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Hong Kong Language and Culture

The culture of Hong Kong can be described as a perfect fusion of Chinese tradition and British colonialism. After the 1997 transfer of sovereignty to the People’s Republic of China, Hong Kong continues to develop an identity of its own.

1. Hong Kong Language

Since 1997, the government has adopted the "biliterate and trilingual" policy. Under the principle, Chinese and English must both be acknowledged as official languages, with Cantonese being acknowledged as the de facto official Chinese language in Hong Kong, while also accepting the use of Mandarin.

Chinese

Cantonese is the most widely spoken language in Hong Kong and spoken by around 88 per cent of people in Hong Kong. Nonetheless, other Chinese dialects, such as Hakka, Taishanese and Teochiu are also present, as is Mandarin of course – China's official dialect, which has gradually become more widely spoken in Hong Kong.

English

After the lost of First Opium War, Britain established a colonial port as a manufacturing hub in Hong Kong Island and up to now it becomes an international financial and business centre. As a result, English is widely spoken.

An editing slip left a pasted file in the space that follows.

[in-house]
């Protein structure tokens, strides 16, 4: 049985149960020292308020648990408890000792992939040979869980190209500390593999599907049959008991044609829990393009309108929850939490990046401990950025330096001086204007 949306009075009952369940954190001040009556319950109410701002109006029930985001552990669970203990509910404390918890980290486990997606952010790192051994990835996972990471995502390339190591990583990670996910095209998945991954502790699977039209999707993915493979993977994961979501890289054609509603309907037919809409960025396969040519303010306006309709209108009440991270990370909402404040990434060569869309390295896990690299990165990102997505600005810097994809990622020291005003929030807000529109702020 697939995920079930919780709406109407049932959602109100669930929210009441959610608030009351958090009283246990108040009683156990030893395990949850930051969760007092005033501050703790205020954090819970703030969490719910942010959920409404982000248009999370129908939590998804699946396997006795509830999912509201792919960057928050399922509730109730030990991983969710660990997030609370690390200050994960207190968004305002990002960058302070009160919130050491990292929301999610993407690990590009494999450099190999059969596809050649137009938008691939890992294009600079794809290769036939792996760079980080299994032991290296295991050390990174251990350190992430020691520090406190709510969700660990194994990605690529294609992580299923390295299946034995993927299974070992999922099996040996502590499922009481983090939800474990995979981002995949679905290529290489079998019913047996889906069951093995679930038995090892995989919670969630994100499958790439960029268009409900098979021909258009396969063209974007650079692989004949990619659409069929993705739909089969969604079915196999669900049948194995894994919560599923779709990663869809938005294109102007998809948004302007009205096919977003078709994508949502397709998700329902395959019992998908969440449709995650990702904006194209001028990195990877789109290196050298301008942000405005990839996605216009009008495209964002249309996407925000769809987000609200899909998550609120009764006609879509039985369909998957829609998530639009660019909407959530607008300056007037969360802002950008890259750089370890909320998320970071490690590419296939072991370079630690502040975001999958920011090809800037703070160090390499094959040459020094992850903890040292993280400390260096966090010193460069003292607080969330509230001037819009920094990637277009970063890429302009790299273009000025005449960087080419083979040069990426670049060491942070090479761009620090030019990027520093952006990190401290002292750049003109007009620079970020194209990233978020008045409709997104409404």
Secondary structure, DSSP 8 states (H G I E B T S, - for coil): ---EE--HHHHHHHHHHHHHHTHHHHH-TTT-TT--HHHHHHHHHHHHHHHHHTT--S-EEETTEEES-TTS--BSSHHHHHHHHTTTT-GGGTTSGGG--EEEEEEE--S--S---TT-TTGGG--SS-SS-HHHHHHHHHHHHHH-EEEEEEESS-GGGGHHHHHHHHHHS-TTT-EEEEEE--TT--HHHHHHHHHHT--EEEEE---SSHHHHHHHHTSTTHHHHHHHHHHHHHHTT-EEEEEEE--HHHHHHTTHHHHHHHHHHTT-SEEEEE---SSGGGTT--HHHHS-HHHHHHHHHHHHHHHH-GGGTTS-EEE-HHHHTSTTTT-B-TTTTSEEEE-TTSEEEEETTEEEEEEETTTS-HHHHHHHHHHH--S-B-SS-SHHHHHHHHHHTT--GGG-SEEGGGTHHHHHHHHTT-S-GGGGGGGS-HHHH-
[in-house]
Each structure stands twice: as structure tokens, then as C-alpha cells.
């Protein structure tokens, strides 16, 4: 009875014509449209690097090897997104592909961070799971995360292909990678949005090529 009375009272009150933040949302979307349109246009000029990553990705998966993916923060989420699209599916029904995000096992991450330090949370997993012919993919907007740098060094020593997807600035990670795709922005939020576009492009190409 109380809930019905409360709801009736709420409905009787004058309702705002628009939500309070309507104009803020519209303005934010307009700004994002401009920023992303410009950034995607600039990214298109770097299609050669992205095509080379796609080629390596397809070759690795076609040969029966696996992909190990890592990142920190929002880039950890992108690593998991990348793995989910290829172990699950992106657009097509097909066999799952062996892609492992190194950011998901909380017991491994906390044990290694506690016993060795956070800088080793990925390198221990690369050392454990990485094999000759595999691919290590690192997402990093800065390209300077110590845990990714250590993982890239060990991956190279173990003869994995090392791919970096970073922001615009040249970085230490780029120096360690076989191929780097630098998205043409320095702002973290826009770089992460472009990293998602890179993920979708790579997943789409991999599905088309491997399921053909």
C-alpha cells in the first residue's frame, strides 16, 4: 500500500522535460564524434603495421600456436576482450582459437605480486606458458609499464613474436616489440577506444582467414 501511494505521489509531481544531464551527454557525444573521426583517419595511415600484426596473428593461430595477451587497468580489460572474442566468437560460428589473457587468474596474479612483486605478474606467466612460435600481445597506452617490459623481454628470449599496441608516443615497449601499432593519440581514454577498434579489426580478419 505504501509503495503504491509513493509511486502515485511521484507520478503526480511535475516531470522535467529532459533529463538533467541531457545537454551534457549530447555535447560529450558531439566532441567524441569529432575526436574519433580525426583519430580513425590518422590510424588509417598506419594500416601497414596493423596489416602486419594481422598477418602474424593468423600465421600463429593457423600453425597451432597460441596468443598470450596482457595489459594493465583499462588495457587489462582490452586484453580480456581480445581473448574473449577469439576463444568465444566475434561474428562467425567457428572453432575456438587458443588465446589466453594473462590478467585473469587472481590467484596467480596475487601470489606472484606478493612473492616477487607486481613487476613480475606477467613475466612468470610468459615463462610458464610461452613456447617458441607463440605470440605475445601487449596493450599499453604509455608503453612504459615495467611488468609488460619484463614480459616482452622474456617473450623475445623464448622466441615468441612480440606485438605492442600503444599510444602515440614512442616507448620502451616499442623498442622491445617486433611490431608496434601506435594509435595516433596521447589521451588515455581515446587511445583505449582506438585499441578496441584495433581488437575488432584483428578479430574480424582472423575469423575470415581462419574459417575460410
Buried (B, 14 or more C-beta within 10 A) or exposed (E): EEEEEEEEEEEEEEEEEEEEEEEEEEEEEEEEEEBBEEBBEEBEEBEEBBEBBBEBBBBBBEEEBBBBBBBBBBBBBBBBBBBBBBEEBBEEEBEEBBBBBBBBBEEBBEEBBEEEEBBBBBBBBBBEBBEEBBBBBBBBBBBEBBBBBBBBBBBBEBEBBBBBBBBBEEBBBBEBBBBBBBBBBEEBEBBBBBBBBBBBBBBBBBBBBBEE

Today, English is the language of preference in the government, business and tourism sectors. As a visitor, you will not encounter special communicating problems in English because taxi drivers, salespeople, tourism agency and police have reached competent levels of the language. In fact, many locals even write their Chinese speech with English words and phrases.

Hong Kong Culture Centre

2. Hong Kong Culture

150 years of rule under British colony, Hong Kong combines Chinese traditional culture elements and British western culture to shape Hong Kong in every facet of the city spanning from law, politics, education, language, food, and the way of thought.

3. Religion, Beliefs and Festivals

We can say that Hong Kong's culture and languages are diverse. These languages and dialects co-exist and reflect the high level of cultural tolerance in Hong Kong.

In Hong Kong, Christian churches share space with Chinese joss houses: Buddhist, Taoist and Sikh temples, and mosques and synagogues. Moreover, Hong Kong is where you'll see elderly men playing ancient Chinese board games on digital tablets, where Christmas is celebrated with as much fervour as Chinese New Year, and where state-of-the-art skyscrapers are designed in consultation with feng shui masters.

The Big Bronze Buddha in Lantau Island

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